The most recent round of multilateral negotiations is a case in point. After years of getting nowhere, it eventually collapsed altogether. Progress toward freer trade, such as it is, has moved to regional agreements such as the European Union and the Comprehensive and Progressive Agreement for Trans-Pacific Partnership — a second-best approach, because it lets barriers between insiders and outsiders persist. The WTO’s dispute-settlement mechanism, flawed to begin with, now stands crippled thanks to a US policy of aggressive non-cooperation. And just this week, it was reported that the organisation’s head, Roberto Azevedo, is stepping down before the end of his second term.
In effect, the WTO no longer exists. It needs to be reinvented.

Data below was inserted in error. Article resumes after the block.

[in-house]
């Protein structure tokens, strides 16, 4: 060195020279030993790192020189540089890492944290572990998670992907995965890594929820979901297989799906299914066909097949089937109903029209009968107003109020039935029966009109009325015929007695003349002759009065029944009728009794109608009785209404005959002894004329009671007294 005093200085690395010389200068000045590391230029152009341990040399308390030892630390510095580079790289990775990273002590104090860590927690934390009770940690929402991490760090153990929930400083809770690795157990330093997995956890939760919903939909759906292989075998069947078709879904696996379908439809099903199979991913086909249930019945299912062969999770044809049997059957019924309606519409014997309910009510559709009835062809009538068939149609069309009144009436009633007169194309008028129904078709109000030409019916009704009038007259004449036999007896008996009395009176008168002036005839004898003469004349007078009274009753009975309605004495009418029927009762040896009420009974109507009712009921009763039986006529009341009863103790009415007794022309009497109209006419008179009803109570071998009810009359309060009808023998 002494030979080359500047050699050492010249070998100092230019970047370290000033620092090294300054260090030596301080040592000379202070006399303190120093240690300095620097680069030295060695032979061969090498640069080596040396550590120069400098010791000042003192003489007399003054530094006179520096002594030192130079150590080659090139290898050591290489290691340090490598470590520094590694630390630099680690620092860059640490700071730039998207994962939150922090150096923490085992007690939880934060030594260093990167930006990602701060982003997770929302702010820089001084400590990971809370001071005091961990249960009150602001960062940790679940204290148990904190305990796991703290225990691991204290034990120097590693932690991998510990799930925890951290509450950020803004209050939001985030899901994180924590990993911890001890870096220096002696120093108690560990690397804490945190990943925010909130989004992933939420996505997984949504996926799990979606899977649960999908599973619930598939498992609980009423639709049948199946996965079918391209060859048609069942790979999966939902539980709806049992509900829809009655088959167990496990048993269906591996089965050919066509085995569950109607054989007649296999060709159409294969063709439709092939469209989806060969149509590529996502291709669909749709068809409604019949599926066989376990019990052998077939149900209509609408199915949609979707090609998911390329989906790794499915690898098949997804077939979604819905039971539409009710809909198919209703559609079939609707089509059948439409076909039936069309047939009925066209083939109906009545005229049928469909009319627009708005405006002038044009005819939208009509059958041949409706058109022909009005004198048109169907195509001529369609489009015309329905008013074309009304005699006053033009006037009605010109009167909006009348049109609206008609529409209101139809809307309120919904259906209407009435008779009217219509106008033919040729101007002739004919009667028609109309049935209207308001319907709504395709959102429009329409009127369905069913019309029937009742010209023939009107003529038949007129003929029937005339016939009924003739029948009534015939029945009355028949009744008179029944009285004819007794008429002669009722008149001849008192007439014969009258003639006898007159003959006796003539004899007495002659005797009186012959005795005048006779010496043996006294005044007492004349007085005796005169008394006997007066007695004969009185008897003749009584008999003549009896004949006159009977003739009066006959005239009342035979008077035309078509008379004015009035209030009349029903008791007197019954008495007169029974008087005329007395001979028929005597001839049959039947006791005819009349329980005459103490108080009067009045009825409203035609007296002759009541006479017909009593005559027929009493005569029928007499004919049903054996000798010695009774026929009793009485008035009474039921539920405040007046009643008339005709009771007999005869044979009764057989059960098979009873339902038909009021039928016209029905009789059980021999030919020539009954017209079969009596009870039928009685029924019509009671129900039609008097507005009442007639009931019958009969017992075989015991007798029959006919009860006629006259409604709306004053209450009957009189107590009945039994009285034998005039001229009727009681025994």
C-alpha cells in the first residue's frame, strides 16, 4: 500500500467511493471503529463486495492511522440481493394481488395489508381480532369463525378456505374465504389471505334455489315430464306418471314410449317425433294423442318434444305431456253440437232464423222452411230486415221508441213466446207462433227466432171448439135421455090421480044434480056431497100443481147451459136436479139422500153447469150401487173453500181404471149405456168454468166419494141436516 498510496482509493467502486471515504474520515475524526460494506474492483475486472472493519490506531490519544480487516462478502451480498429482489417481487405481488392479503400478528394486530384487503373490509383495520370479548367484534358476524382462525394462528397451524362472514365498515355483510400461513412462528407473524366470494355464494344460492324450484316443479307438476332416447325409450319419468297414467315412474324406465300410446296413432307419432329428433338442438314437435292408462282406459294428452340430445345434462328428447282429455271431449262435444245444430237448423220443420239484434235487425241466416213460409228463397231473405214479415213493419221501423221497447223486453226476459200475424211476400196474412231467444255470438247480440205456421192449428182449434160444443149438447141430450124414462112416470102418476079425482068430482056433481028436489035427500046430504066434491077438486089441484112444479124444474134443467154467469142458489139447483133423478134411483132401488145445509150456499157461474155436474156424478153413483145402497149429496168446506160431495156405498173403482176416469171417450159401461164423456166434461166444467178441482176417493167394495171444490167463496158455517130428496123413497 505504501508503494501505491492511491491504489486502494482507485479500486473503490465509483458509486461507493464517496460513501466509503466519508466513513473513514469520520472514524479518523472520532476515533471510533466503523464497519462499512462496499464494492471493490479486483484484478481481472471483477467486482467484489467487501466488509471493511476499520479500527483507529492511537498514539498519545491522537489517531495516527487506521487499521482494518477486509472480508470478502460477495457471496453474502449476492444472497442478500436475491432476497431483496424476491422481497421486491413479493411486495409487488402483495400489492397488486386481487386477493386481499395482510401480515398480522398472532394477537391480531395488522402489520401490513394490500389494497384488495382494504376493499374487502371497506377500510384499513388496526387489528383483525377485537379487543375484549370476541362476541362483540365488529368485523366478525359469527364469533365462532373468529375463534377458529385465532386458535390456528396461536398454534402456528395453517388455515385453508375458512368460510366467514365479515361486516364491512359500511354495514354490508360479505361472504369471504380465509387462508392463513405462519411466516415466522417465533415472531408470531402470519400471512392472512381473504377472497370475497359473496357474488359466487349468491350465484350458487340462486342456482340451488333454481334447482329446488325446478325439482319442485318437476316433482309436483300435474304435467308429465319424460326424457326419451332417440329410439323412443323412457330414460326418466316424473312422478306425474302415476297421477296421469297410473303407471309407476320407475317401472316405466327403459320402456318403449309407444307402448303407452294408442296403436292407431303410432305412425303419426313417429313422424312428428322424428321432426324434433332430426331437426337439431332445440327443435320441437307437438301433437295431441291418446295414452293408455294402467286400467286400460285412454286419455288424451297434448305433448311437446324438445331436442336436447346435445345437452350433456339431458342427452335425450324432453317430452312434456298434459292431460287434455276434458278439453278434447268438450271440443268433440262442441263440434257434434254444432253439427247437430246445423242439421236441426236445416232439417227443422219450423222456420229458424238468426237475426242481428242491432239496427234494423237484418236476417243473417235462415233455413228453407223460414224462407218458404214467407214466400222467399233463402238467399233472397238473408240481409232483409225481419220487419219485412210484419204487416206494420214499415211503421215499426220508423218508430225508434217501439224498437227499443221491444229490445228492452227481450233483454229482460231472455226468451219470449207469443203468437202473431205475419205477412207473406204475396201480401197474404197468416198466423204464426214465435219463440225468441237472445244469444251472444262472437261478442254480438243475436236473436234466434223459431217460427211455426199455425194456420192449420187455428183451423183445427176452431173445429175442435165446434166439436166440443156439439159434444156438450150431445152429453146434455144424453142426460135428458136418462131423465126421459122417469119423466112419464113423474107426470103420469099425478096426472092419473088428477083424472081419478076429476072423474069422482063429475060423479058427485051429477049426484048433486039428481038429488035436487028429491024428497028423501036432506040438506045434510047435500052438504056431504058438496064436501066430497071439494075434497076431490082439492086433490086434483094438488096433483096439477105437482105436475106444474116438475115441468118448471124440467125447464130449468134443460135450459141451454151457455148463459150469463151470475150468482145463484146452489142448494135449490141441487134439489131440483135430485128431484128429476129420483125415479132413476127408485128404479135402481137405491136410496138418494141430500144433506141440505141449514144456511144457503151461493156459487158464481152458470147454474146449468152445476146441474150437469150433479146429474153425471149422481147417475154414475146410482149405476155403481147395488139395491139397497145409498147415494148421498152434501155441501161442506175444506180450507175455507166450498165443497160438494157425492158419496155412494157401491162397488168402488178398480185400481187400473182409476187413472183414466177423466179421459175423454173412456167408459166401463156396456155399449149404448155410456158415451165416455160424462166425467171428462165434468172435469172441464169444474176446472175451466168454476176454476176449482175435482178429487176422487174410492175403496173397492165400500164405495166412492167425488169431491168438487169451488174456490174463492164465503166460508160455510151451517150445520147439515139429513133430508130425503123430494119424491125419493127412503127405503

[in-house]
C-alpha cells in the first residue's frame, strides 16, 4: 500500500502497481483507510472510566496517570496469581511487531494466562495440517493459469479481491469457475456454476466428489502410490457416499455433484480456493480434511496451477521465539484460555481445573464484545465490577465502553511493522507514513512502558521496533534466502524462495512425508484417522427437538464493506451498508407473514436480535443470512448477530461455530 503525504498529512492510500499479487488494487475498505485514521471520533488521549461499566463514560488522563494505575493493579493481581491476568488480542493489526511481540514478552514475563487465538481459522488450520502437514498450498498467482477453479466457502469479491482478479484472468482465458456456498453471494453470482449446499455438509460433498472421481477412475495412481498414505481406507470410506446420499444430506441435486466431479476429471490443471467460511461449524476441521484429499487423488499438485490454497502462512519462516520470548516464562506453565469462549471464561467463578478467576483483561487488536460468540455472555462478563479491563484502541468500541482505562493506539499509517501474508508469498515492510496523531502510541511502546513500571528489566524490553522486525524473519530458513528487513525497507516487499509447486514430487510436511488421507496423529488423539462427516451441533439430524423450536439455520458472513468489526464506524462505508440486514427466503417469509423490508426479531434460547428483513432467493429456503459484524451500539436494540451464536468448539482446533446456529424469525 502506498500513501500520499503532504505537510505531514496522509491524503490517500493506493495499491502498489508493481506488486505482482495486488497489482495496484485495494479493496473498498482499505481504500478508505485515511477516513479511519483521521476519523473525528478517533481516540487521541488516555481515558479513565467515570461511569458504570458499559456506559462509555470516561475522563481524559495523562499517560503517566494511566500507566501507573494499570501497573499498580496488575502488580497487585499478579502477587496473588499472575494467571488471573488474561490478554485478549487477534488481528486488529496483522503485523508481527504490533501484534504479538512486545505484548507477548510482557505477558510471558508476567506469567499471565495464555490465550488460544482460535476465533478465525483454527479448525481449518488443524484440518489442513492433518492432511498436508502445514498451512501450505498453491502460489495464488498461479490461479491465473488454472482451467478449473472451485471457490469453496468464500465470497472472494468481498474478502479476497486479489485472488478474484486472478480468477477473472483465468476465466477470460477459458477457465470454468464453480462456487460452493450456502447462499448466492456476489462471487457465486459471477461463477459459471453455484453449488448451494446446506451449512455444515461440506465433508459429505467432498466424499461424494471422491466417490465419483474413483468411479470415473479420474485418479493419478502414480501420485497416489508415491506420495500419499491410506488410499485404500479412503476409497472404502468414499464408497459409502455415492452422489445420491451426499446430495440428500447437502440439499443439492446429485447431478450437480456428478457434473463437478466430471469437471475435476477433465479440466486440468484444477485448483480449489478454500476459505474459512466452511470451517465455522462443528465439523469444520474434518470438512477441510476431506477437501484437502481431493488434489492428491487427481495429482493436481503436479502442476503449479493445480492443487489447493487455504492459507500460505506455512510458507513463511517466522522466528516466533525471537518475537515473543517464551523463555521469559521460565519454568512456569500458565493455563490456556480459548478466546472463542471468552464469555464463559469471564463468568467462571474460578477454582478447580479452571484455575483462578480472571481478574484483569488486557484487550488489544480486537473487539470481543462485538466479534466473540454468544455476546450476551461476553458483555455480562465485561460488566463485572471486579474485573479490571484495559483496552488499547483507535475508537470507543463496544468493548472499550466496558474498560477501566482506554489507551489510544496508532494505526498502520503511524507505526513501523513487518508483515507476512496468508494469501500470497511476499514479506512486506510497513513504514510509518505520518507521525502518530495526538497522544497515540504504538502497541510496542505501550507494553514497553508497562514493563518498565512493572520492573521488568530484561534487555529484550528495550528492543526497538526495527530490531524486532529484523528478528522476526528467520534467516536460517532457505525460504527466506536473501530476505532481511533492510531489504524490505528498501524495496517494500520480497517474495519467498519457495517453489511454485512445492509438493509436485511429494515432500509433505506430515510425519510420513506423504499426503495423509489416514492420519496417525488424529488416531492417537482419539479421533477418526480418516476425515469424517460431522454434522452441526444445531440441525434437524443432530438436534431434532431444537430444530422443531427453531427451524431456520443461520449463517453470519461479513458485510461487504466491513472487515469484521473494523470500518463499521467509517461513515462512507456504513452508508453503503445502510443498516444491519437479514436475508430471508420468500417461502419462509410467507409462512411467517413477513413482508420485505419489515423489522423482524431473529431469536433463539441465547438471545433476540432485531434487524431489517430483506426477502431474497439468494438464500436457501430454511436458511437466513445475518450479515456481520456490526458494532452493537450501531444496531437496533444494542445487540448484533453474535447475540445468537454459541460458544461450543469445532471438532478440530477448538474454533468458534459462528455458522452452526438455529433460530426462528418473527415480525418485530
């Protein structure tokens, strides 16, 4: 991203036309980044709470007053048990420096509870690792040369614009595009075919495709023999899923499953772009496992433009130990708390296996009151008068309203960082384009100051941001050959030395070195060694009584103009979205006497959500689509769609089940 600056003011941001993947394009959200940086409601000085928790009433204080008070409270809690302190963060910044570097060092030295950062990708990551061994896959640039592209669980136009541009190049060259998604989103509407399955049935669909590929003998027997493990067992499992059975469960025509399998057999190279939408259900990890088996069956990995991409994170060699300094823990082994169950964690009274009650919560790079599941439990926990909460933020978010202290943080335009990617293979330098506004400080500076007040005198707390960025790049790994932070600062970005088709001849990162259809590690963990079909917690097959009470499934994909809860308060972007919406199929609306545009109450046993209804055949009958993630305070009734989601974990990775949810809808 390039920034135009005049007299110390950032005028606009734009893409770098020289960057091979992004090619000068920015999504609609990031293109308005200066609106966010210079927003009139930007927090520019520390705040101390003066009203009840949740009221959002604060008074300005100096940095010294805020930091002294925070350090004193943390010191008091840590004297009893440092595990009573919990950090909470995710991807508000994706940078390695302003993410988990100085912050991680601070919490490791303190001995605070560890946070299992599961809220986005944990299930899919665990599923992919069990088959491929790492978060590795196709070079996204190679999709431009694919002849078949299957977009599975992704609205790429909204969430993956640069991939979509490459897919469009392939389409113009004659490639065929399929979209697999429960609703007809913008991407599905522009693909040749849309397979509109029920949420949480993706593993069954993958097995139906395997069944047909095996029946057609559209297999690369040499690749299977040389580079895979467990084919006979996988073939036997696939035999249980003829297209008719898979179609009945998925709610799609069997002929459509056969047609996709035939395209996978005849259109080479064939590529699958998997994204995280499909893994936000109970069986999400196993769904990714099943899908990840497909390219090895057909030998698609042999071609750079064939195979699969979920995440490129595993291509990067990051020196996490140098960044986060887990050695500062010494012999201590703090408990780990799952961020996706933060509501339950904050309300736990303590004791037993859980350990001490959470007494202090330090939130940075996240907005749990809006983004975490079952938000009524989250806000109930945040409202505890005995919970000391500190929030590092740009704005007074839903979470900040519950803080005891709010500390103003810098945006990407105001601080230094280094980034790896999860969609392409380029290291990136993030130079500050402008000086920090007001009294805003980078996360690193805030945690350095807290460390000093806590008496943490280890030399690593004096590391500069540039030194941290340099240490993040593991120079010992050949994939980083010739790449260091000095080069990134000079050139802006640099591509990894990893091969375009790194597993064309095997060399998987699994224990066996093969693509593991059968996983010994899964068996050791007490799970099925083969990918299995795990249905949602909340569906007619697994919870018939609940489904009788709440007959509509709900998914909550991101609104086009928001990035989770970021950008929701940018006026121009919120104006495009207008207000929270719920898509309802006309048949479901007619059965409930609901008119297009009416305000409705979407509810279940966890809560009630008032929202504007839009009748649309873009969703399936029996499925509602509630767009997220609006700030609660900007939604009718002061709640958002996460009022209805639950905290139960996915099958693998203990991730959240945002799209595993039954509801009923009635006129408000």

Of all the factors serving to undermine the WTO, the challenge posed by China might be the greatest. When the WTO’s members allowed China to join in 2001, the US and others were gambling. They believed that China was moving toward a market-based economic model, and that membership would sustain and accelerate that shift, to everybody’s advantage.
In part the bet came off, because China’s integration into the world economy has undoubtedly, on balance, benefited its trading partners as well as China itself. Its supply of cheap exports has materially lowered the cost of living in the US and other advanced economies, boosting real incomes for the great majority of households. In part, though, the gamble failed, because an increasingly self-confident China regards its non-Western economic model as not merely viable indefinitely, but better.